Relationships between profiles of physical activity and major mobility disability in the LIFE study

Review written by Dr Mariana Wingood info

Key Points

  1. The strongest predictor of physical disability is physical inactivity, highlighting the importance of promoting general physical activity in addition to a home exercise program.
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BACKGROUND & OBJECTIVE

Aging is associated with age-related changes that result in a decline in the musculoskeletal, neuromuscular, and cardiovascular systems. However, sometimes it is difficult to determine if the primary cause of age-related changes are secondary to biological aging (primary aging), or if it is the decreased levels of physical activity seen among this population (secondary aging) (1,2).

Among older adults physical inactivity is the strongest single predictor of physical disability and results in significantly greater loss in muscle quality and quantity (3). This highlights the need for incorporating physical activity (PA) assessments and prescription into clinical practice. Historically, PA research has focused on exercise, a subset of PA that is defined as a planned, structured, and repeated behavior aimed to maintain or improve components of physical fitness (4). Exercise is usually done at a moderate to vigorous intensity. As many older adults shy away from moderate to vigorous levels of PA (MVPA), and research regarding light PA (LPA) and its benefits continues to evolve, it is important to examine the relationship between various PA profiles and mobility-related disability.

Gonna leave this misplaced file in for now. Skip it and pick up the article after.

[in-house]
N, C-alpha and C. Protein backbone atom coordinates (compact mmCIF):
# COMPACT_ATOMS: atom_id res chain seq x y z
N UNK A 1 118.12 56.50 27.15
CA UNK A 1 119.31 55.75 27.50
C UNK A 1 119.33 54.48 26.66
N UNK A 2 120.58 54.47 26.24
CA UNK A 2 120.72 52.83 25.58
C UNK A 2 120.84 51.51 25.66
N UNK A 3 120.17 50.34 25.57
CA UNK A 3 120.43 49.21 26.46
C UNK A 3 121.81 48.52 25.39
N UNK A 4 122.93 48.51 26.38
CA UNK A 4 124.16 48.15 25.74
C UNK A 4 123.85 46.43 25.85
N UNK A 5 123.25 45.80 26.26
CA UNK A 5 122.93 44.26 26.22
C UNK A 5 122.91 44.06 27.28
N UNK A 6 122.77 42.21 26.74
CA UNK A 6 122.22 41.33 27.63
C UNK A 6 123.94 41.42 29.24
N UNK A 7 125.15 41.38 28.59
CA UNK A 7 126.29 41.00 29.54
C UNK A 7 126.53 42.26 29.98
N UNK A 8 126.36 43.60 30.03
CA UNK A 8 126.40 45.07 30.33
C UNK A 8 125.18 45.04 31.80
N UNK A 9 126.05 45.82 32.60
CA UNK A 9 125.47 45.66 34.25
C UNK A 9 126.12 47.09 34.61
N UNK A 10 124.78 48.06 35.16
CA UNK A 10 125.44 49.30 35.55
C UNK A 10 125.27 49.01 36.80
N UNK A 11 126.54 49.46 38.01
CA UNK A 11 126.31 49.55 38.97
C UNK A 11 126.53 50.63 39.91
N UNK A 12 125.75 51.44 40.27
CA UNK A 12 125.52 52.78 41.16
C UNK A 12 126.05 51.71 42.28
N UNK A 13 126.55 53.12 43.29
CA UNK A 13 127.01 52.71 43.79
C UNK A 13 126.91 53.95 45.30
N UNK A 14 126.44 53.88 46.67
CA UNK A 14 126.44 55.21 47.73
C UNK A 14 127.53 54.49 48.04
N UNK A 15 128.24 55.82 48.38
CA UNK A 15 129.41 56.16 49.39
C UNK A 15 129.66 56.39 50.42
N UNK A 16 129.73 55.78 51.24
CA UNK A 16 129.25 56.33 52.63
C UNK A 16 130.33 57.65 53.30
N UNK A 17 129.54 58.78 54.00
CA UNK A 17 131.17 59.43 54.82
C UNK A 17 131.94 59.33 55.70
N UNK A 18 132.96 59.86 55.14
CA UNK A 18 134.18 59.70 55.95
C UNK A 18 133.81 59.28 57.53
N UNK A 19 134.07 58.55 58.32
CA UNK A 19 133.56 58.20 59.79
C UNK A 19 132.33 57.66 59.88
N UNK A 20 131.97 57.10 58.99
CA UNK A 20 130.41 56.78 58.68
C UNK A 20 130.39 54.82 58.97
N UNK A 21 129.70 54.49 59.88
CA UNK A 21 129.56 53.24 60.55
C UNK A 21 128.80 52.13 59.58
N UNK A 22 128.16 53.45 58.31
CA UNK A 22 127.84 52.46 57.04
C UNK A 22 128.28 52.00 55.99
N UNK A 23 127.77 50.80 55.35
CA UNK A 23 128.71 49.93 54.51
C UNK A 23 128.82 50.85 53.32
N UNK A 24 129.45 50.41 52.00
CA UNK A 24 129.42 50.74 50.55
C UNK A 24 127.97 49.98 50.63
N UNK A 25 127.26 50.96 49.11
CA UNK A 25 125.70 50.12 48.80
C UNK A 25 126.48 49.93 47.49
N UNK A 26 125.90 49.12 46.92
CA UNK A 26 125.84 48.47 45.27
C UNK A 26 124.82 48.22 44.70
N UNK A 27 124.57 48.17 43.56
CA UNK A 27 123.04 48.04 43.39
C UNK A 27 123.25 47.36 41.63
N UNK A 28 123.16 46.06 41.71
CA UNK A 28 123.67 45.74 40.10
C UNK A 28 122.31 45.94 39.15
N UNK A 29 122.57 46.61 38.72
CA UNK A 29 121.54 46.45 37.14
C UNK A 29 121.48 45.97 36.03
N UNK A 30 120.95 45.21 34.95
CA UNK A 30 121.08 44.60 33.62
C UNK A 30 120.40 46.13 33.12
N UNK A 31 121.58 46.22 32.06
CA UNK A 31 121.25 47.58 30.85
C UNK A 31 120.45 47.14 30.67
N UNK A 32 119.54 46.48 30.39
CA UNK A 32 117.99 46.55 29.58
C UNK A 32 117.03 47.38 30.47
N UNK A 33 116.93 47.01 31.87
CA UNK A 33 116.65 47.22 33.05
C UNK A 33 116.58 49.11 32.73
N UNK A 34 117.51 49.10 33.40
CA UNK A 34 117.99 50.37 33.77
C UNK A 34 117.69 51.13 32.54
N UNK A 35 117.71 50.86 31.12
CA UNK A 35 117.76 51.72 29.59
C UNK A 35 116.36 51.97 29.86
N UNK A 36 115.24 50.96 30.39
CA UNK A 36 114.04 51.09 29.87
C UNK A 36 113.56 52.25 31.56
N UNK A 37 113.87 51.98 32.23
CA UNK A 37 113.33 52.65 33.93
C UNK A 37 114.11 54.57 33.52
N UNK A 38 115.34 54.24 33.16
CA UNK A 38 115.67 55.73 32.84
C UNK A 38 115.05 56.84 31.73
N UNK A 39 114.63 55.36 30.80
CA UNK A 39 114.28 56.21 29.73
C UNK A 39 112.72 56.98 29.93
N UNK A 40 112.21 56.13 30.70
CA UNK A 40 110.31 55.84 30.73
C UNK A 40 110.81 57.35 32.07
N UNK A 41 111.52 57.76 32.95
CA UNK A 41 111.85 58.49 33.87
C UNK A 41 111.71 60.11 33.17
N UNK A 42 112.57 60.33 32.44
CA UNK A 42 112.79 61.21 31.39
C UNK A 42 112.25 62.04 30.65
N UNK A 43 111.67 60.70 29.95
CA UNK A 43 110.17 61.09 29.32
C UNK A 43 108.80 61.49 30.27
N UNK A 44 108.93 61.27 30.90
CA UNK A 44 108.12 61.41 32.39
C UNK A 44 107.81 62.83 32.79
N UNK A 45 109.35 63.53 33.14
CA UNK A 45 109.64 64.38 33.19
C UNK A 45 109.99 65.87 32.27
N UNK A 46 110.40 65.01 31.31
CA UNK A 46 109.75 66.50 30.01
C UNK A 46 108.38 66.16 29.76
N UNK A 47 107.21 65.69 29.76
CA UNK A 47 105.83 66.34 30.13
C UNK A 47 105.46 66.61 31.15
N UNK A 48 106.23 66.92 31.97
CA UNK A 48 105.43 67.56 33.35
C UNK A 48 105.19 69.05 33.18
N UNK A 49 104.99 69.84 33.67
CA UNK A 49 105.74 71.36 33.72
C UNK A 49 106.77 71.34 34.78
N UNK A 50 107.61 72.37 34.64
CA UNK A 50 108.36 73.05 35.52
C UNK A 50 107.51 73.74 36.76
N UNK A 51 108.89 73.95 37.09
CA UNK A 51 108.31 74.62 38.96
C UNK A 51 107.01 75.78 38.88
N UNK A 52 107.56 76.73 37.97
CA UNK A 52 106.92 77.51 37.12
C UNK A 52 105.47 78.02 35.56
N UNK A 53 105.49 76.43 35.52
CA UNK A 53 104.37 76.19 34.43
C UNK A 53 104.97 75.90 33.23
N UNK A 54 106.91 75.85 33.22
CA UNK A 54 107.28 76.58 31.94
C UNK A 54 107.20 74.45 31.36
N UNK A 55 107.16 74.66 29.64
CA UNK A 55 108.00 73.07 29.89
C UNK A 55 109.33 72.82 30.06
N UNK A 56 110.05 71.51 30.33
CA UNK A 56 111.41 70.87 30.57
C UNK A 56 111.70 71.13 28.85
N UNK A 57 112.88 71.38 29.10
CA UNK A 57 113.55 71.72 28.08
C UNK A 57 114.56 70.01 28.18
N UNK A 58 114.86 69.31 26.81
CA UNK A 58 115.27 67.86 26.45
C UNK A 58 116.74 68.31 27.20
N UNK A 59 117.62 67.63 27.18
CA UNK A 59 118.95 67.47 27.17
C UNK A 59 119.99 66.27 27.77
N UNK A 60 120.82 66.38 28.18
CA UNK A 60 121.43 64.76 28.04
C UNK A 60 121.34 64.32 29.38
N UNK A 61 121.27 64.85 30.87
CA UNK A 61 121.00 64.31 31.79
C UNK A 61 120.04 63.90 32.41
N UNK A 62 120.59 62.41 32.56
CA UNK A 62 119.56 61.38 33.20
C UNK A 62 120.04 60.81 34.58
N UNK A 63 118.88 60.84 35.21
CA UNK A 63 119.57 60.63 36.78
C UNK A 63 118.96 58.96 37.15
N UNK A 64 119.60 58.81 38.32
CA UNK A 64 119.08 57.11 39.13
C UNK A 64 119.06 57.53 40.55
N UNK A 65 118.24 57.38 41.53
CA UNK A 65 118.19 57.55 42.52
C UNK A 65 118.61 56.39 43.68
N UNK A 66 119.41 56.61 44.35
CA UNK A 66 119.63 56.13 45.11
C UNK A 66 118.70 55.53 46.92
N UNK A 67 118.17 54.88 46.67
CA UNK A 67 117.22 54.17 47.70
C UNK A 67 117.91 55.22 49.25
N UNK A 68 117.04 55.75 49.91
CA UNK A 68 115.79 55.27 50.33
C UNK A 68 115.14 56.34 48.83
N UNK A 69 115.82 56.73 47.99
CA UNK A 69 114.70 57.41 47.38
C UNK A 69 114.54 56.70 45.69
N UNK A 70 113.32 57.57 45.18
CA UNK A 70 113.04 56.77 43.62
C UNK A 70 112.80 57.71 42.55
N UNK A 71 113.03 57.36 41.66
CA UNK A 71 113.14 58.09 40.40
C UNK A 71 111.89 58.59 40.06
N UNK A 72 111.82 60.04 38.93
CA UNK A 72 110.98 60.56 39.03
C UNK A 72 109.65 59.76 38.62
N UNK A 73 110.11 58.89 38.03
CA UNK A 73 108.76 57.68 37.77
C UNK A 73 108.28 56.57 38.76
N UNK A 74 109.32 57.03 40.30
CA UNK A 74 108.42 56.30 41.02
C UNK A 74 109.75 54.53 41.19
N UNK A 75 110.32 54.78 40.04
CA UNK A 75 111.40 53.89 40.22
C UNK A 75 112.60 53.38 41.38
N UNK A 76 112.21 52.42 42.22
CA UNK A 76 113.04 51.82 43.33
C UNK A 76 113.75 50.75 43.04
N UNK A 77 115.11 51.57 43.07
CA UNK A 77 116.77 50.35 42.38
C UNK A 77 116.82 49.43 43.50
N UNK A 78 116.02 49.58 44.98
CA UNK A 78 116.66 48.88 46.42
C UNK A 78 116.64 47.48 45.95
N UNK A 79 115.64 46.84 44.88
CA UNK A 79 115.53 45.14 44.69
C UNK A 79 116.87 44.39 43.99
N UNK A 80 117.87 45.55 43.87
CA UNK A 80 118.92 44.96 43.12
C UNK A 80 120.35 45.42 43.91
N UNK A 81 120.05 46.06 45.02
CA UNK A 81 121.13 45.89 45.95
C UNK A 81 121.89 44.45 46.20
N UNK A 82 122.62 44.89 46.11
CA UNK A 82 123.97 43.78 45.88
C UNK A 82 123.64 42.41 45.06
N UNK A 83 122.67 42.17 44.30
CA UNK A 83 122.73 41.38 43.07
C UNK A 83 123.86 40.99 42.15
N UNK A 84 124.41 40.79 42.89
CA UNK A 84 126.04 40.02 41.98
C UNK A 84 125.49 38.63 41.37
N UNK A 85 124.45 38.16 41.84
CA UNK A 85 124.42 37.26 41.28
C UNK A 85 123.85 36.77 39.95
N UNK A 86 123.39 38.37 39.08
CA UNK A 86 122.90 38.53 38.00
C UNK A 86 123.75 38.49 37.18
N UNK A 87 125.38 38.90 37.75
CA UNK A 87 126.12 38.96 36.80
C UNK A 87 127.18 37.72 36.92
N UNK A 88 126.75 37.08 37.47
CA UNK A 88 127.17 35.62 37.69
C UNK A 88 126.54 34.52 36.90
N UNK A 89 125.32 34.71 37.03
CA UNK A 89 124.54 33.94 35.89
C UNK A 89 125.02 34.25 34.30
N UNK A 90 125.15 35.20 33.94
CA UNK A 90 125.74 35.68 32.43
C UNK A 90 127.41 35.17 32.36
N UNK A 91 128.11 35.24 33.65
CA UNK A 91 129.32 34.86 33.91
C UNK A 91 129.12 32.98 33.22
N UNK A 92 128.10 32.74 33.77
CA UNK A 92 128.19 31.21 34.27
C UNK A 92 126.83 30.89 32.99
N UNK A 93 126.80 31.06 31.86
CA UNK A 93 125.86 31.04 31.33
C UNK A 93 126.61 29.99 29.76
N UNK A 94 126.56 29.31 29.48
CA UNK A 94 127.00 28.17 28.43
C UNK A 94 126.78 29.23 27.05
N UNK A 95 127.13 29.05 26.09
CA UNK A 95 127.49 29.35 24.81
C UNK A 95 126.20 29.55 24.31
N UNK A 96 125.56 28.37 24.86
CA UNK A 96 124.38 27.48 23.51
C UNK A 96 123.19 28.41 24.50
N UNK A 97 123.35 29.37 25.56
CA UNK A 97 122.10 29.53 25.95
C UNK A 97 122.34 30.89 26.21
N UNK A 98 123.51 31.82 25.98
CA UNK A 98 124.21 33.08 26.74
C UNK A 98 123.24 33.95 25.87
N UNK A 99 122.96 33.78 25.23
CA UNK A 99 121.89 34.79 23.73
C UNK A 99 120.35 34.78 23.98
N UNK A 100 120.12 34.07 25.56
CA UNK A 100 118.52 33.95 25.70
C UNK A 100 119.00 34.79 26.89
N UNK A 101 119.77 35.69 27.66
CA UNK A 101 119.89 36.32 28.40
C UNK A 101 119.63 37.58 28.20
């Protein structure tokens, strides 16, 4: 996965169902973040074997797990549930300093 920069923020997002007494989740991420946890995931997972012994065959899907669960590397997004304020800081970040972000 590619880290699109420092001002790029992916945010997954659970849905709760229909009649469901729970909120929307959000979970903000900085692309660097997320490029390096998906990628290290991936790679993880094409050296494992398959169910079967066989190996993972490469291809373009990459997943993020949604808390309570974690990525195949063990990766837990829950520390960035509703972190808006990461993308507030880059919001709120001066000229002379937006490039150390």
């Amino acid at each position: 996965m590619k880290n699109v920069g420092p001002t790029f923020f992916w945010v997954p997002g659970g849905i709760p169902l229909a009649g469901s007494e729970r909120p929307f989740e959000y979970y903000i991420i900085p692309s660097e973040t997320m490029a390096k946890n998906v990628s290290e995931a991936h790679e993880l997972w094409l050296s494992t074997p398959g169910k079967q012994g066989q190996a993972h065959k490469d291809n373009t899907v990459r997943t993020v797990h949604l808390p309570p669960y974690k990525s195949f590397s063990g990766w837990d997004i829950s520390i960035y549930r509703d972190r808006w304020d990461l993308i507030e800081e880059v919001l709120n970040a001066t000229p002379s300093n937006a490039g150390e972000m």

The authors of this paper aimed to examine the relationship between time spent in LPA and MVPA, and the pattern of accumulating these activities, on the risk for major mobility disability (MMD) among older adults with compromised physical function who were Lifestyle Interventions and Independence for Elders (LIFE) study participants.

Among older adults physical inactivity is the strongest single predictor of physical disability.
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In the end the goal should be moderate-vigorous physical activity, even if it is not appropriate initially.

METHODS

Design: Randomized controlled trial Participants: 507 older adult participants at risk for MMD. Mean age was 78.4 years. Intervention: Participants were asked to exercise 5-6 days/week with two weekly center-based exercise sessions. For the first 2 to 3 weeks of

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